Mark-Bayliss-filmed-by-documentary-maker-on-way_web

The run wasn’t too bad, I enjoyed running out through London and watching the postcodes go by. The first major landmark was the M25, it was great to arrive there and know that I was well on my way. Maidstone was also good as I was very nearly half way. A little after Maidstone the running got harder and I was walking a lot. But I was happy enough as I knew getting to Dover was the priority, not the time I got there.

My quads and feet were getting sore but that was the only real issue. I had two 15 minute sleeps during the run which were a big help. The sun came up as I was coming up to Folkestone Race Course where I stopped for a bacon and egg roll and a cup of tea. I had a radio interview with BBC London 94.9 about 9 a.m. The next couple of hours were OK, but as I got to the top of the hill outside Dover my feet were in a lot of pain and the last seven miles took a while. I got to Dover and immediately started the recovery process as I crossed the line about lunch time. I was asleep by 3 p.m. and back up again at 9 p.m. I had breakfast of Shredded Wheat, bananas and crumpets.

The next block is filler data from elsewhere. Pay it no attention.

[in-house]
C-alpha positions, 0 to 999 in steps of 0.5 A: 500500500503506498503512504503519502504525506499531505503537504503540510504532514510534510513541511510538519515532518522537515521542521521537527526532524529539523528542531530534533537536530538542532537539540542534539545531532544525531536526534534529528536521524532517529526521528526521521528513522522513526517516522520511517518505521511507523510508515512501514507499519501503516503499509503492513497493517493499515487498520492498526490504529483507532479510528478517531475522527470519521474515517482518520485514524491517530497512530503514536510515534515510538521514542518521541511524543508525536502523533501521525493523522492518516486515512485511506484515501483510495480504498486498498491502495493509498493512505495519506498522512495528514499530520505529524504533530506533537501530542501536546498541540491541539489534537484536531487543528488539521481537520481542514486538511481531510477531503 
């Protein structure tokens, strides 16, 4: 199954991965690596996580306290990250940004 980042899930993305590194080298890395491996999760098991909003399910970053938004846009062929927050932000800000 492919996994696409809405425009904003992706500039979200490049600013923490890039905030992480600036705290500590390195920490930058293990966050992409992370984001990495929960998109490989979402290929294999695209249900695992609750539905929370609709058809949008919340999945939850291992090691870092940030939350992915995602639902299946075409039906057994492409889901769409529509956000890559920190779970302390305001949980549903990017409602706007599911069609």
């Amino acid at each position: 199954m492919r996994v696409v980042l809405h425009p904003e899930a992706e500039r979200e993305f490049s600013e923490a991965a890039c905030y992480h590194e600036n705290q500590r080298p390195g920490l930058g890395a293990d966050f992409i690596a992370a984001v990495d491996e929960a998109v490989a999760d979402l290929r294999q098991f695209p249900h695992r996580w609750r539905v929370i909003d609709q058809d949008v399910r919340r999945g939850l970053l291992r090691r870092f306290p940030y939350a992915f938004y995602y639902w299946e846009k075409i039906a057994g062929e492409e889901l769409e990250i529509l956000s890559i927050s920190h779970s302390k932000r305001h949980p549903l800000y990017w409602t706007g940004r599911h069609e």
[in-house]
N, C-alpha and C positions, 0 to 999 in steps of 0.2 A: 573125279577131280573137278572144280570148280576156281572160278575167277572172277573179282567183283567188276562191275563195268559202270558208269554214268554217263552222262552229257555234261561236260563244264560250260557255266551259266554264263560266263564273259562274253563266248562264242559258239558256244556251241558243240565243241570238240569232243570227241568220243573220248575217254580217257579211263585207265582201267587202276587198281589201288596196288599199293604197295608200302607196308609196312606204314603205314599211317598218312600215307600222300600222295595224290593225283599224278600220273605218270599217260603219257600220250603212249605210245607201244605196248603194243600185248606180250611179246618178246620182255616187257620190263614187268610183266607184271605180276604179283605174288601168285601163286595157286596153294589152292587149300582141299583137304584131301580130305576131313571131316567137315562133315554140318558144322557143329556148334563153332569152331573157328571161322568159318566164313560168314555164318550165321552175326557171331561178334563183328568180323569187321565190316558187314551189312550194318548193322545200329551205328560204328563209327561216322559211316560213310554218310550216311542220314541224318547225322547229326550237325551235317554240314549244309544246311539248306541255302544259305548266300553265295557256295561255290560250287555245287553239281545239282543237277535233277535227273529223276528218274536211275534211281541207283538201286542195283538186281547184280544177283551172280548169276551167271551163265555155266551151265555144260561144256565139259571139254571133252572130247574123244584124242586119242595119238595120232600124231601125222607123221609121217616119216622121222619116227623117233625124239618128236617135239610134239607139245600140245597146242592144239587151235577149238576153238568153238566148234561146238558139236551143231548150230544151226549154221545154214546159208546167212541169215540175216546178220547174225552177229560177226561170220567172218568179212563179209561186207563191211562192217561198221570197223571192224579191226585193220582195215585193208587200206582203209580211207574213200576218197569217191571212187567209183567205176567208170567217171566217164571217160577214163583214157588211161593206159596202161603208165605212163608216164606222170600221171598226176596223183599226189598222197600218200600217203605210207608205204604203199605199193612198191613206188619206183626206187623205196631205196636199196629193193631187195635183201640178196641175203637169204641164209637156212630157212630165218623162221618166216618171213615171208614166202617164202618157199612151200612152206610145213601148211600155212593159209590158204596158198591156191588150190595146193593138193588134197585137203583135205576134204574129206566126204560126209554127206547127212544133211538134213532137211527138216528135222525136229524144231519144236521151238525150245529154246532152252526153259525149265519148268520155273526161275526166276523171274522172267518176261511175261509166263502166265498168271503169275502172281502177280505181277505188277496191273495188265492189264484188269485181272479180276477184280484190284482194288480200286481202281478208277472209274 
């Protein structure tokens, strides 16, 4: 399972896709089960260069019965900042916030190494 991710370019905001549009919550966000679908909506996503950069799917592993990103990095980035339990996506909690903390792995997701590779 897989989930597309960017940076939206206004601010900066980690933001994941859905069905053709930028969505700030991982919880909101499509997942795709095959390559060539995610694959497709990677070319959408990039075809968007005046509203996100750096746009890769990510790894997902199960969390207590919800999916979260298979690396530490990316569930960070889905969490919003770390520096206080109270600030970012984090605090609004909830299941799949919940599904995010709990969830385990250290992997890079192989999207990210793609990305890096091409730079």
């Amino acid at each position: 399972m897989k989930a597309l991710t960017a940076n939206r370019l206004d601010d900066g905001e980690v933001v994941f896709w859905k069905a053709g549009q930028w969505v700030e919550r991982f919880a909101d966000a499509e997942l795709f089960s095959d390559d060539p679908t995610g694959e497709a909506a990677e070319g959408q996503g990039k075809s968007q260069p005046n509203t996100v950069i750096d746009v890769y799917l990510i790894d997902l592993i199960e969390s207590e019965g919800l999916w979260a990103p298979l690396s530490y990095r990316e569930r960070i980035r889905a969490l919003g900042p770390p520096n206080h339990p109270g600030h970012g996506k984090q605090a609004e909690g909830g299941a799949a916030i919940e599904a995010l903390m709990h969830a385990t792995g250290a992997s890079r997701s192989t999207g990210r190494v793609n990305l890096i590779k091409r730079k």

Swimming for France

ArchtoArc_Swim_web

At 2:15 a.m. on Friday, I was getting on the boat Anastasia in Dover Marina and motored round to Shakespeare beach. I jumped off the back of the boat and swam to the beach where my wife and Dad were waiting. I said my goodbyes and starting swimming in to the night. The swim was very uneventful, but I enjoyed every second of it and was given an energy drink and a bit of chocolate or banana every 45 minutes.

I think my ability to switch my mind off during a long swim means that I don’t feel the loneliness or negative thoughts that many Channel swimmers suffer with.

I think my ability to switch my mind off during a long swim means that I don’t feel the loneliness or negative thoughts that many Channel swimmers suffer with.  Eleven hours and 48 minutes later I was being greeted by a French restaurant owner as I was swimming up to his beach side restaurant at Cap Gris Nez.  He gave me a glass of champagne which I drank quickly before swimming back to my boat.  I had to be motored up to Calais to start my bike leg, this took an hour and it was great opportunity for a little sleep.

In Calais, I had mussels and chips with a can of coke in a local restaurant and got changed in to my bike gear. Between finishing my swim and starting my bike was only 3 hours 22 minutes.

Biking for the Arc – the final leg of my triathlon

Cornfields_ArchtoArc_content